Go from &Q to &K where K: Borrow<Q>

I am trying to write a generic code over a collections::hash_map::HashMap.
While trying to follow the API of get which is:

pub fn get<Q: ?Sized>(&self, k: &Q) -> Option<&V>
where
    K: Borrow<Q>,
    Q: Hash + Eq, 

my own get has the same signature. How do I reuse this k of type &Q when accessing the internal HashMap? For example, insert expect a real K, but all I have at hand is &Q.

pub fn insert(&mut self, k: K, v: V) -> Option<V>

You can't, in general, go backwards like this. You'll need to find some other way to convert &Q -> K, maybe by defining your own traits, or something else. What's your signature for insert, maybe I can help find a solution?

my code is a generic implementation of a struct wrapping a HashMap. I am trying to implement a cache, and so the cache should mutate the underlying map. Generally, it should not have an insert API.
Maybe I should change my get API trait bounds?

One possibility is to restrict yourself to Q: ToOwned<Owned = K>.

Edit/Note: I’m semi-regularly disappointed by the fact that HashMap still doesn’t come with any API using ToOwned types itself. It could optimize them so that the “cloning” only happens when an insertion is actually needed. (An optimization that would be even more important/relevant when you’re working with the .entry() API.)

2 Likes

So you have something like the following?

struct Cache<K, V> {
    map: HashMap<K, V>,
}

impl<K, V> Cache<K, V> {
   // other code
    fn get_or_insert<Q>(&mut self, key: &Q, value: V) -> &mut V
    where
        K: Borrow<Q>,
        Q: ?Sized + Hash + Eq
    {
        todo!()
    }
}

more or less, yes. actually it lacks a value, since it should have the computation "recipe" (closure) at cache creation time, but you got it right.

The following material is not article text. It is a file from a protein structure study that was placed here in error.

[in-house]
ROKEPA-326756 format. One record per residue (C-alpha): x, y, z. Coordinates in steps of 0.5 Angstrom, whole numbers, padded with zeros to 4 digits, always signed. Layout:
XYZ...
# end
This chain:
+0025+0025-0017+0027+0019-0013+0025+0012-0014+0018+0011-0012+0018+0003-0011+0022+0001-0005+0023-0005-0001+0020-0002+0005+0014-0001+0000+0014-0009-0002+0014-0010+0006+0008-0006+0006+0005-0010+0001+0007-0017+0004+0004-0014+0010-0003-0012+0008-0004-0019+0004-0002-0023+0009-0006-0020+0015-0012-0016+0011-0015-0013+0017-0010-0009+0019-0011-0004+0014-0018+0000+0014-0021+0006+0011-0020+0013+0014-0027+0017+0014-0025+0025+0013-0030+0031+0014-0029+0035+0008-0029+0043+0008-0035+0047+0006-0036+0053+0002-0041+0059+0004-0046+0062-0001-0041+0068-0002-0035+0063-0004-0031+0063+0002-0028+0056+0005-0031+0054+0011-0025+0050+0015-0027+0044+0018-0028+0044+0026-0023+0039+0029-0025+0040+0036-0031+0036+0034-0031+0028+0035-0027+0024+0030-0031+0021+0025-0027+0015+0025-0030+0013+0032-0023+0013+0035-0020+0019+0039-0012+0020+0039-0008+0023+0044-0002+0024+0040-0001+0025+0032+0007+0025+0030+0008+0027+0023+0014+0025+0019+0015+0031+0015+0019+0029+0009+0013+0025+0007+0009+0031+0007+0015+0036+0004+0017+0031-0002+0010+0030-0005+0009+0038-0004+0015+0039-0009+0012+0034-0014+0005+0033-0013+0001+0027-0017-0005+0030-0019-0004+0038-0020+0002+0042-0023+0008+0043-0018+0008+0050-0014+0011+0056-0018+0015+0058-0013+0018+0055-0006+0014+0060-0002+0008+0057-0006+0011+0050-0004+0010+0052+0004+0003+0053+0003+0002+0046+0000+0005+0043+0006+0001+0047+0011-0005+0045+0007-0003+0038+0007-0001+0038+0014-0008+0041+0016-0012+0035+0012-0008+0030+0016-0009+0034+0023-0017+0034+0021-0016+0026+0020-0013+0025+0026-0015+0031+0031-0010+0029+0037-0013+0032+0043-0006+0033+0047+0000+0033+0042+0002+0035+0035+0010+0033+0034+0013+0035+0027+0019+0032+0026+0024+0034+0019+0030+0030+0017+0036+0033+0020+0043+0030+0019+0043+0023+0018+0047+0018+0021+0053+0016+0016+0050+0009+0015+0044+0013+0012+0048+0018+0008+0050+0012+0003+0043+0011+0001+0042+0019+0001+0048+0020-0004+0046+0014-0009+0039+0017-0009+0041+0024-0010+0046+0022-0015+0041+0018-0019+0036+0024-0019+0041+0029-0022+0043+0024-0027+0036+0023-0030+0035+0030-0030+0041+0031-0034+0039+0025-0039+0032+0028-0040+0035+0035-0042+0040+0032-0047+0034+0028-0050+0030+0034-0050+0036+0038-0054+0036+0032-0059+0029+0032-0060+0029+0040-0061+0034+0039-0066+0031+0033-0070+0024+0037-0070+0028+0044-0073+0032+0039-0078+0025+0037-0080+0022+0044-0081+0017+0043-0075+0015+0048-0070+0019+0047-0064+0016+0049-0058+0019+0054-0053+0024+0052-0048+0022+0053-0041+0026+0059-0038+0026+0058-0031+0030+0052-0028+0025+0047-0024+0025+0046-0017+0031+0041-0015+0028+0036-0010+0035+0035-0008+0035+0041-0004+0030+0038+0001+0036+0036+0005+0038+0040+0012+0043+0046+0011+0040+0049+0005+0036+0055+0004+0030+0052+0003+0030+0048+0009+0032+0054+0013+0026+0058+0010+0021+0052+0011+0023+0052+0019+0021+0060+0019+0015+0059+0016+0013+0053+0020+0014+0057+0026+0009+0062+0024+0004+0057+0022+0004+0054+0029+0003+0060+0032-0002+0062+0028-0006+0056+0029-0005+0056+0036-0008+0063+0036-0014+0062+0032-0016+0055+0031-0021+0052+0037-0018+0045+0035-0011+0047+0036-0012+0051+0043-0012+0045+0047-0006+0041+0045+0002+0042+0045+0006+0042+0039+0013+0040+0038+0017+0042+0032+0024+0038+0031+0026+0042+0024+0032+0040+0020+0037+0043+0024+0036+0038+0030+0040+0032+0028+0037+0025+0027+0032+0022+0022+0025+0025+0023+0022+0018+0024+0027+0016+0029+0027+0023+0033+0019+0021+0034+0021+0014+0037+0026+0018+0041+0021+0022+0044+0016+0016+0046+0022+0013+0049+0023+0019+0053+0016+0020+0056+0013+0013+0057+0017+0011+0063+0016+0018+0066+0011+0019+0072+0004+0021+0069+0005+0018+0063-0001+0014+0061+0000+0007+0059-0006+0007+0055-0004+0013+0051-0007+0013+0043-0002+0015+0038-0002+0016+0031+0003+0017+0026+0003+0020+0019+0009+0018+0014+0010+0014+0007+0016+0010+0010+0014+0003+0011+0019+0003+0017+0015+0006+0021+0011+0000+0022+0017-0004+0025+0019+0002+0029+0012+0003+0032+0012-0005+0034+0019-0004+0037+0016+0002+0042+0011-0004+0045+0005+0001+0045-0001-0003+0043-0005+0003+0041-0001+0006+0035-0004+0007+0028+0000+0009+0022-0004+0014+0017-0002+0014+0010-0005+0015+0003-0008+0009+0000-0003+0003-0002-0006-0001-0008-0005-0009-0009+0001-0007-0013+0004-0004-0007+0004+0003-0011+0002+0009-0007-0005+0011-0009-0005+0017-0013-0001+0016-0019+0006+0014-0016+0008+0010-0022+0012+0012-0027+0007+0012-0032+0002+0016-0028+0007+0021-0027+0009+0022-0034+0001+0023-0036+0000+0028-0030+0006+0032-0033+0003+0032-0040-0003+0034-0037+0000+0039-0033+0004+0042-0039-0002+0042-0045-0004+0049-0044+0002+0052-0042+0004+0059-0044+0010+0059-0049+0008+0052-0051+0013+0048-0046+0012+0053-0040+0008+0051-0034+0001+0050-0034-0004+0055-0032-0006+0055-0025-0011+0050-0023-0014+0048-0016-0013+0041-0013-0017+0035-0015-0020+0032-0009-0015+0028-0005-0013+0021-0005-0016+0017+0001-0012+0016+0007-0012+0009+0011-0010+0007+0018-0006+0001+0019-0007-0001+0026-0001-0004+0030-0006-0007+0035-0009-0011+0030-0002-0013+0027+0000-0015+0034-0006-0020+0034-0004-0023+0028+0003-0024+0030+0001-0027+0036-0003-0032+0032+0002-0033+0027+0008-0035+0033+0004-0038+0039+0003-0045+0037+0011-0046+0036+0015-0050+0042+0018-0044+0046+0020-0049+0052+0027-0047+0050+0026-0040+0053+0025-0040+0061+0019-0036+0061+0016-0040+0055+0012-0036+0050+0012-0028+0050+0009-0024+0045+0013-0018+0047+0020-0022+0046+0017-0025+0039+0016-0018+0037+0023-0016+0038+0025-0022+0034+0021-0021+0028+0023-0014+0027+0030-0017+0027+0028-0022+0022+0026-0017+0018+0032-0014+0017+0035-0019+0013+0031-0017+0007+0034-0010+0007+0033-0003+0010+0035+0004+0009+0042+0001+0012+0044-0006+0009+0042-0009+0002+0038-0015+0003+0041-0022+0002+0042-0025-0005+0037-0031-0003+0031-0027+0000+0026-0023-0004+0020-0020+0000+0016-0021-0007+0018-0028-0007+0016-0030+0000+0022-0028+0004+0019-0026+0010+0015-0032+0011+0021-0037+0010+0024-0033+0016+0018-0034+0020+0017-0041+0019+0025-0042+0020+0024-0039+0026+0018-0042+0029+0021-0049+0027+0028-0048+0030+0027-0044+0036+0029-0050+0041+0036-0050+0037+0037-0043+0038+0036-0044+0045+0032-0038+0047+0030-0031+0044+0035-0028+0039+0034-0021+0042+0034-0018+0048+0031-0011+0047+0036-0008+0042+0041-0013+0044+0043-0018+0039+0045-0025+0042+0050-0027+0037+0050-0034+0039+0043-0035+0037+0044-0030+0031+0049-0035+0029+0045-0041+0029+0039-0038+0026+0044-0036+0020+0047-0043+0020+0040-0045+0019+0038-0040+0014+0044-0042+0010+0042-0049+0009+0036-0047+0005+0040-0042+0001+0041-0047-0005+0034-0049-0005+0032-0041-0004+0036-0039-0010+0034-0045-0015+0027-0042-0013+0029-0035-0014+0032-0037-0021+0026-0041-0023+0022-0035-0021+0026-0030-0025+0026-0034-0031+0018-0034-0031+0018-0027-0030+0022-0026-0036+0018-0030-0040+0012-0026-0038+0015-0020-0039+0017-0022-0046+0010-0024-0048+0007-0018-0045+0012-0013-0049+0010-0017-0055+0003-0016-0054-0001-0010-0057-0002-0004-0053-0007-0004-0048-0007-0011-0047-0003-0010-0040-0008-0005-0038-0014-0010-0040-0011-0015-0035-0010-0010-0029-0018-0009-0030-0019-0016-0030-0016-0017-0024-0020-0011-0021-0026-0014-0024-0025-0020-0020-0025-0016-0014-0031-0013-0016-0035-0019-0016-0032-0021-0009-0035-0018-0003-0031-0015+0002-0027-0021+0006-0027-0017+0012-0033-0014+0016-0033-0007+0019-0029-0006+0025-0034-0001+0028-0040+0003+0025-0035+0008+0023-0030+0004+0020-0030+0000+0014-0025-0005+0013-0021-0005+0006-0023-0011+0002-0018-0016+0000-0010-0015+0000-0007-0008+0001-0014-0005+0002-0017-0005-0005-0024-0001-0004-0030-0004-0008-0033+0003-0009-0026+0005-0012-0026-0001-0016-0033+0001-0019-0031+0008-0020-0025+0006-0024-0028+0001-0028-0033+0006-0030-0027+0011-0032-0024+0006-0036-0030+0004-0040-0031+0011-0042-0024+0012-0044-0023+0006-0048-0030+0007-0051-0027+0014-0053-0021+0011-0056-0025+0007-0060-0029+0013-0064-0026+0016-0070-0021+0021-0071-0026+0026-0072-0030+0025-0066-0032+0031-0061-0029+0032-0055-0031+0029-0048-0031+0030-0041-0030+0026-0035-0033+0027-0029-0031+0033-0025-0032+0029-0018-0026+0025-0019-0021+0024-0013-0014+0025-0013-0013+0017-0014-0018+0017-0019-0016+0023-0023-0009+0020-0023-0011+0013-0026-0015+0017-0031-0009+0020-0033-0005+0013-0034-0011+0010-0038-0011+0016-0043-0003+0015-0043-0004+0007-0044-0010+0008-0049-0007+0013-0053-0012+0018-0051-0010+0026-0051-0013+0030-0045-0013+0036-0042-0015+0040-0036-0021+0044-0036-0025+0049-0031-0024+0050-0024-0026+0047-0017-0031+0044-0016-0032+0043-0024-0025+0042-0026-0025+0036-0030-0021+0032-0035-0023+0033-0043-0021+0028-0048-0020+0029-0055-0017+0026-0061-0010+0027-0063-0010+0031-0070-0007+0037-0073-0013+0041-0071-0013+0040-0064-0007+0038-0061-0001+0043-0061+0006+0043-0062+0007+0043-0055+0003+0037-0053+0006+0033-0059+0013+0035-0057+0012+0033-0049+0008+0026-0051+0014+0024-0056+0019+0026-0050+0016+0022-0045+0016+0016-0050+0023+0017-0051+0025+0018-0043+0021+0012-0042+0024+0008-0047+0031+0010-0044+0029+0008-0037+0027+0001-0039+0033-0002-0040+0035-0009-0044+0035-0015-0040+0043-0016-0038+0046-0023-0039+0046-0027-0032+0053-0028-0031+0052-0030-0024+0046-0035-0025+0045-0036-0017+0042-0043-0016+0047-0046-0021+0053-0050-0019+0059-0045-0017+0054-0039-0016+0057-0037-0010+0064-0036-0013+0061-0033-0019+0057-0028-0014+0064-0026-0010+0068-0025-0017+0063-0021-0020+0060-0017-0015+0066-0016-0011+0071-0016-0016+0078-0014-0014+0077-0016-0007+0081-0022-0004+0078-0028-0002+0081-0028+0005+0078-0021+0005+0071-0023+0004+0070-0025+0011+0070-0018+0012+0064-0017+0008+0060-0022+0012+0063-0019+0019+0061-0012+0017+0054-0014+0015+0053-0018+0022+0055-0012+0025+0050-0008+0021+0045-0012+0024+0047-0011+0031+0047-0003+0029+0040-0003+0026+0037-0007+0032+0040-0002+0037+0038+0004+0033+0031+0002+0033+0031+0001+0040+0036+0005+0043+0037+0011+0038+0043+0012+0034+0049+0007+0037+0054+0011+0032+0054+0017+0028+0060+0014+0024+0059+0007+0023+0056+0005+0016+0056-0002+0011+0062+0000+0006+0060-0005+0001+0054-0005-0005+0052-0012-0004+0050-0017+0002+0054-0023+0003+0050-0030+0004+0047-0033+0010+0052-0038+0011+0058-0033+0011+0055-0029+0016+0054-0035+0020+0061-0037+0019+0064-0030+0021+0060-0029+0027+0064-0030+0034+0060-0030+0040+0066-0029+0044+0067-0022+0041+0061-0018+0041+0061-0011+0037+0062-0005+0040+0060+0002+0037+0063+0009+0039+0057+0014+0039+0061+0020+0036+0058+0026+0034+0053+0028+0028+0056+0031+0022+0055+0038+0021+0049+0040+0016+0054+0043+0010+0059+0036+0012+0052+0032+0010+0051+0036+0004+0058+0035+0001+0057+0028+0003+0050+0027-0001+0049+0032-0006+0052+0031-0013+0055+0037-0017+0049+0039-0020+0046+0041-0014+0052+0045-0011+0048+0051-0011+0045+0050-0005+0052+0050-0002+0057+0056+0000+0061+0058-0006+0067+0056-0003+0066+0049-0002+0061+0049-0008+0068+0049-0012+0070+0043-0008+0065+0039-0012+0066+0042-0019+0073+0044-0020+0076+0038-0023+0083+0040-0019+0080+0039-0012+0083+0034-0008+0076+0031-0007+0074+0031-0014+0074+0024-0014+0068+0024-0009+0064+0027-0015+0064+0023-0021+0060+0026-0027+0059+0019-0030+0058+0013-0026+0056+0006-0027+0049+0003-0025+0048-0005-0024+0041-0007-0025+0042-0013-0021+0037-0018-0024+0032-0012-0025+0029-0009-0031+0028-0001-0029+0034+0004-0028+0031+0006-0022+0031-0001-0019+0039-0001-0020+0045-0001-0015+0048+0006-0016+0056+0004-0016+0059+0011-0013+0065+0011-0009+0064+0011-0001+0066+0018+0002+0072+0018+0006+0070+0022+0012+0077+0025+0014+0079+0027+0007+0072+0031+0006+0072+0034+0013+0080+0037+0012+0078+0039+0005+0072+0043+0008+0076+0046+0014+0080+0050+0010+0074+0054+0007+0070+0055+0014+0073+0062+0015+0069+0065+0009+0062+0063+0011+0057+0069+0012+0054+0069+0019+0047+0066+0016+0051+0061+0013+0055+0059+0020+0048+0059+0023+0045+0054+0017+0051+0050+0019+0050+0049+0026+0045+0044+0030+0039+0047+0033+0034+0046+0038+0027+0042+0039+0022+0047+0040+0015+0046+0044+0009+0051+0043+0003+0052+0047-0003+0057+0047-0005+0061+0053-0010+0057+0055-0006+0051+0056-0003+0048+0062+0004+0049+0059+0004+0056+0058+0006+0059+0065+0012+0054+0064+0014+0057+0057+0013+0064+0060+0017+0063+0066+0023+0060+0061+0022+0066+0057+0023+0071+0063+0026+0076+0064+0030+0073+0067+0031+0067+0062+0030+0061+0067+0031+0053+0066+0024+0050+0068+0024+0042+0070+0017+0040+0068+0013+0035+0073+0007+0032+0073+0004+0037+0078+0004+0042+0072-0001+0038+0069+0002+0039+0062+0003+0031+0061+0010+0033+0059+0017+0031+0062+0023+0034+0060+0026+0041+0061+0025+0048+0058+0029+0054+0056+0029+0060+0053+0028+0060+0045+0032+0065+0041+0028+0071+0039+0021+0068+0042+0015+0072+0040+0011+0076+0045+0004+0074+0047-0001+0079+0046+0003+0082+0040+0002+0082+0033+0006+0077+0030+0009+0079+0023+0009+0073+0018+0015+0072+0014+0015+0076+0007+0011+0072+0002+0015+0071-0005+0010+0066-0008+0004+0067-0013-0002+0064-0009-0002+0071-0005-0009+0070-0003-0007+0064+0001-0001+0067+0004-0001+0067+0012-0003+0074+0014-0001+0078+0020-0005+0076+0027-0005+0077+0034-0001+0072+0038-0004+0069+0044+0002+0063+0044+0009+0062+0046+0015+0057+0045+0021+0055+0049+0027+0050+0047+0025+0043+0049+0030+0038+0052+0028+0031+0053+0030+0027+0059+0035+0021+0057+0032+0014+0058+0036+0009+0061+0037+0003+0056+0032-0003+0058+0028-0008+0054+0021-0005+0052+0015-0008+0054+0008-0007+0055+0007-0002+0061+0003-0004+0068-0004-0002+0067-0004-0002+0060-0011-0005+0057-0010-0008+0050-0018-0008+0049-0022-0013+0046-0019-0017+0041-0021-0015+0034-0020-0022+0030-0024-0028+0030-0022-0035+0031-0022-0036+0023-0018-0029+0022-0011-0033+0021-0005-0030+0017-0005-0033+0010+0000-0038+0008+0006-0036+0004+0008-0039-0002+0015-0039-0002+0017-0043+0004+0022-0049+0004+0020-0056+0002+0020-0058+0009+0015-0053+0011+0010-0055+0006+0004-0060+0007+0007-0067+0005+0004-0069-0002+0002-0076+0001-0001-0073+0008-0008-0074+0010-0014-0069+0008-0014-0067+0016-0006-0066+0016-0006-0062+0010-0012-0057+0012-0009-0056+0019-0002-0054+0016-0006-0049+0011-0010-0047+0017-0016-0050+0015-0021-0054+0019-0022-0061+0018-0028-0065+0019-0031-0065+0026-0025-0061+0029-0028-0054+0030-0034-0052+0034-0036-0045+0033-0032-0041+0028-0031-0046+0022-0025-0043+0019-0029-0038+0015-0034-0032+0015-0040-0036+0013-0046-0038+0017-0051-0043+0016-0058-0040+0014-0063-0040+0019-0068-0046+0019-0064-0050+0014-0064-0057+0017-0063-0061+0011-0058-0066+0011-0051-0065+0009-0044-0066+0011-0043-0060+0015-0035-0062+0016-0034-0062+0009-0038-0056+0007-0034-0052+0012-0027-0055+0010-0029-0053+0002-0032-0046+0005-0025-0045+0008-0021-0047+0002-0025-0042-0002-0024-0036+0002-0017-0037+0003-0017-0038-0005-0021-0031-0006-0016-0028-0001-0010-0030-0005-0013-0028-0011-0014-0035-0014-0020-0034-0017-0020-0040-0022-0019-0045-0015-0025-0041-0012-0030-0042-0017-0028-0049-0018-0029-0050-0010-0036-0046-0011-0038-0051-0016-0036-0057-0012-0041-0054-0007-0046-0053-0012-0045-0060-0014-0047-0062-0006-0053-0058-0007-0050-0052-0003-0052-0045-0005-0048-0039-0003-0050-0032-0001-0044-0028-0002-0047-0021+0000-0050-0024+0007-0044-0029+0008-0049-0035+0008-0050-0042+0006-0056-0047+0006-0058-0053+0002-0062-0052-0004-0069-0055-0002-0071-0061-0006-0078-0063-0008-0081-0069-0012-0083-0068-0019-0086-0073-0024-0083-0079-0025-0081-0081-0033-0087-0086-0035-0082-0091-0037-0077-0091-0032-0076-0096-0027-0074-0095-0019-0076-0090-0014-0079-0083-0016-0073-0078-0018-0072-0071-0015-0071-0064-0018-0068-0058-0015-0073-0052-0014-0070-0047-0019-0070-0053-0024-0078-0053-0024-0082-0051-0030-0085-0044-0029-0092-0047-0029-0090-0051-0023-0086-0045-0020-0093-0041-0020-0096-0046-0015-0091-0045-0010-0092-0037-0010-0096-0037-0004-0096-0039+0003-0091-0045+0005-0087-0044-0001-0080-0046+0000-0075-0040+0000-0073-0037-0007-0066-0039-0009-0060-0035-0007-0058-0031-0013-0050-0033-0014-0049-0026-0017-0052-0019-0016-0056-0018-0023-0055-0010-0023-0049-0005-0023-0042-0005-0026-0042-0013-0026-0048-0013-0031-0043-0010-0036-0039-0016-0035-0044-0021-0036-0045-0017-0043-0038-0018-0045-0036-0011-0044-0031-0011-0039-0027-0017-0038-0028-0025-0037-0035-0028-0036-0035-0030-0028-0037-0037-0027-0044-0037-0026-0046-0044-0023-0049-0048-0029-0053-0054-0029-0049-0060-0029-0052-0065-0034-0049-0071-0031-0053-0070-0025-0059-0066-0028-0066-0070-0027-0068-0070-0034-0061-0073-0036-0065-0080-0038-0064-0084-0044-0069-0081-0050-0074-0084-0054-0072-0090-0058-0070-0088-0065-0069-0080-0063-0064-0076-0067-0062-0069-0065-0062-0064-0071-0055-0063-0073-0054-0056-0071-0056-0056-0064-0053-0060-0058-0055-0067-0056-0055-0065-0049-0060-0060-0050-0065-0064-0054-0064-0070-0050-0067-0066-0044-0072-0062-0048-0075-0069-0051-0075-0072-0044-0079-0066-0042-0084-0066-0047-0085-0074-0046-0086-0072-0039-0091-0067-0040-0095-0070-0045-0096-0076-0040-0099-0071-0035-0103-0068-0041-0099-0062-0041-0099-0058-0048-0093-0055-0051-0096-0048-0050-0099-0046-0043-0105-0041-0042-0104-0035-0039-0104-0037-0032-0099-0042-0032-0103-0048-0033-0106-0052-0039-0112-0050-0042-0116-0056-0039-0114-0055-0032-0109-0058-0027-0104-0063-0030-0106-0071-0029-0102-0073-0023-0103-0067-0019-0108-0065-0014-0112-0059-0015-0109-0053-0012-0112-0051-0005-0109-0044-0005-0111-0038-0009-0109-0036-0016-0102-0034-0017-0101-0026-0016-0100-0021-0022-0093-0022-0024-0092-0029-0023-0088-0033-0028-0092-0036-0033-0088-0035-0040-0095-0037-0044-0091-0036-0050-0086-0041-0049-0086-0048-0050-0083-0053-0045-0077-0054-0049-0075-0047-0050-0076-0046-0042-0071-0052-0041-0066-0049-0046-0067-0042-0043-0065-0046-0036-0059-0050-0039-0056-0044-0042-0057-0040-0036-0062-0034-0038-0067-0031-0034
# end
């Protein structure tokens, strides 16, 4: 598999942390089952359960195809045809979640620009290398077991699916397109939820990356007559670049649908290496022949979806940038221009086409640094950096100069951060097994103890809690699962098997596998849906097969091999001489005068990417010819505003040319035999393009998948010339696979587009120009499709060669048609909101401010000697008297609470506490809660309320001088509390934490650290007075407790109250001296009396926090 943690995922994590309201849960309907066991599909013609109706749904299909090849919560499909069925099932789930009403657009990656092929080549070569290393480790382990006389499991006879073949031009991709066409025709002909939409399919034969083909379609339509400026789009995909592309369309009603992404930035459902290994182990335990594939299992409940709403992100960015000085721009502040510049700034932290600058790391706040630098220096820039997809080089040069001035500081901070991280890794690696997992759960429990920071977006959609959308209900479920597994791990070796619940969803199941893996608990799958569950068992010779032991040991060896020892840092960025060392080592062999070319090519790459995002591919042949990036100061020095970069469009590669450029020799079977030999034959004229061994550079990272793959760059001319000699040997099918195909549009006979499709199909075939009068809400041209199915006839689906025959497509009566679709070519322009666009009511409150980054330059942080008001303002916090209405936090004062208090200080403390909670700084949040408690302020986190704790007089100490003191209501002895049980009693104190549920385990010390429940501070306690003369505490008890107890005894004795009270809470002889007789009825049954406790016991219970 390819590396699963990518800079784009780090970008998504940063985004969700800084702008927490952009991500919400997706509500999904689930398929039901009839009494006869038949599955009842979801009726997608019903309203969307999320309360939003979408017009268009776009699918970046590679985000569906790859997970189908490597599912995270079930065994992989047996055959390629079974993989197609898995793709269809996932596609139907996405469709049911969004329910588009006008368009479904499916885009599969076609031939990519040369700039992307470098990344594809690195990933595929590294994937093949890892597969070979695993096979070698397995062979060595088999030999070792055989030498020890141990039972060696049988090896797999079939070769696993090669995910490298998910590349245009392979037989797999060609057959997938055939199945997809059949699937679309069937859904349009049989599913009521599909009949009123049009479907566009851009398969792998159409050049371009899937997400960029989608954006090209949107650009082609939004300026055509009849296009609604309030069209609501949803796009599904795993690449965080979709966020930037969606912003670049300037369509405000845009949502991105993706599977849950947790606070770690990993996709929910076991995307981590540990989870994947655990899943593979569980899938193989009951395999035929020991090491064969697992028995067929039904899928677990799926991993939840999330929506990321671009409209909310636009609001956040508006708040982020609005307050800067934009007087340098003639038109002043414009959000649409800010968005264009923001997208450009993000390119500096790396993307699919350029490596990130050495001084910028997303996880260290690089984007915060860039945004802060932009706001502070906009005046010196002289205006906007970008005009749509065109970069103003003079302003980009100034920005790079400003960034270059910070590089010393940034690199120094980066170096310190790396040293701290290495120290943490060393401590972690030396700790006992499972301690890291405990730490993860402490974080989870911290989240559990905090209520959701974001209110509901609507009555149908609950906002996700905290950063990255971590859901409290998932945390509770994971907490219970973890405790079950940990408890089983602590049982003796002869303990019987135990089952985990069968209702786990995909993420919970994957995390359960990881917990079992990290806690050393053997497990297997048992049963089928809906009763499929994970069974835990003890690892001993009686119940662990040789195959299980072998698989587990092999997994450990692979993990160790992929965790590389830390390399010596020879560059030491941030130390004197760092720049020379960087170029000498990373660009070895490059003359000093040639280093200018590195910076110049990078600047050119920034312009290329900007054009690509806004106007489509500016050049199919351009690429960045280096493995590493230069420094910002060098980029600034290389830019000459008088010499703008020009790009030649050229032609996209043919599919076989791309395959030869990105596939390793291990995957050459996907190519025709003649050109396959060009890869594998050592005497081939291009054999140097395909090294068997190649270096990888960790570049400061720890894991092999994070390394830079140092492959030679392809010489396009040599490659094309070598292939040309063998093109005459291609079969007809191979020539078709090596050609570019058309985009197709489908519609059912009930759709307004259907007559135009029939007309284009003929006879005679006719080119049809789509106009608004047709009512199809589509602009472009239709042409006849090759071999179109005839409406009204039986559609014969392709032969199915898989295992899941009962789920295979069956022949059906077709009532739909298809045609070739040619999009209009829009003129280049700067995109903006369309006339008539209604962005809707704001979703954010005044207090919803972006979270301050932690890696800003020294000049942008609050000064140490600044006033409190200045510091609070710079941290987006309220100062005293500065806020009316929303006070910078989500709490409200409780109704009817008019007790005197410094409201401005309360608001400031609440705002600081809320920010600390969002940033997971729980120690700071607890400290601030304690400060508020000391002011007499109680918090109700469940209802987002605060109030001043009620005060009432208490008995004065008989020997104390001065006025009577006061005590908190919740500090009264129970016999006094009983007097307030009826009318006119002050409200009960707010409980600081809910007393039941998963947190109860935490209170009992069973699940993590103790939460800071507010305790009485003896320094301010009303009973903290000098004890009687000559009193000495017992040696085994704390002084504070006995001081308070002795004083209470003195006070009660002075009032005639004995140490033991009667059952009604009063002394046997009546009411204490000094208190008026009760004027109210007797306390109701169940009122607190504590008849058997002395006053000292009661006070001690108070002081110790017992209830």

what are the implications of this to users? and how will a usage of k will look like?

Well, it means that fewer types work for K and Q. Note that Q: ToOwned<Owned = K> is a strictly stronger requirement than K: Borrow<Q> (so you don’t need to write both). It is for example implemented for K == Q and K: Clone, or for K == String and Q == str, or K == Vec<T> and Q == [T] plus T: Clone.

1 Like

Ideally you could use HashMap::raw_entry_mut to do this optimally, but that's on nightly. Fortunately, hashbrown (the crate that backs the std lib's hashmap) does provide this api on stable. hashbrown::HashMap::raw_entry_mut. You can use it like so:

use hashbrown::HashMap;

struct Cache<K, V> {
    map: HashMap<K, V>,
}

impl<K, V> Cache<K, V> {
   // other code
    fn get_or_insert<Q>(&mut self, key: &Q, value: V) -> &mut V
    where
        Q: ?Sized + Hash + Eq + ToOwned<Owned = K>,
    {
        self.map.raw_entry_mut()
            .from_key(key)
            .or_insert_with(move || (key.to_owned(), value))
            .1
    }
}

Otherwise you will have to take a K directly.

2 Likes

Thanks!! I'll give it a shot.

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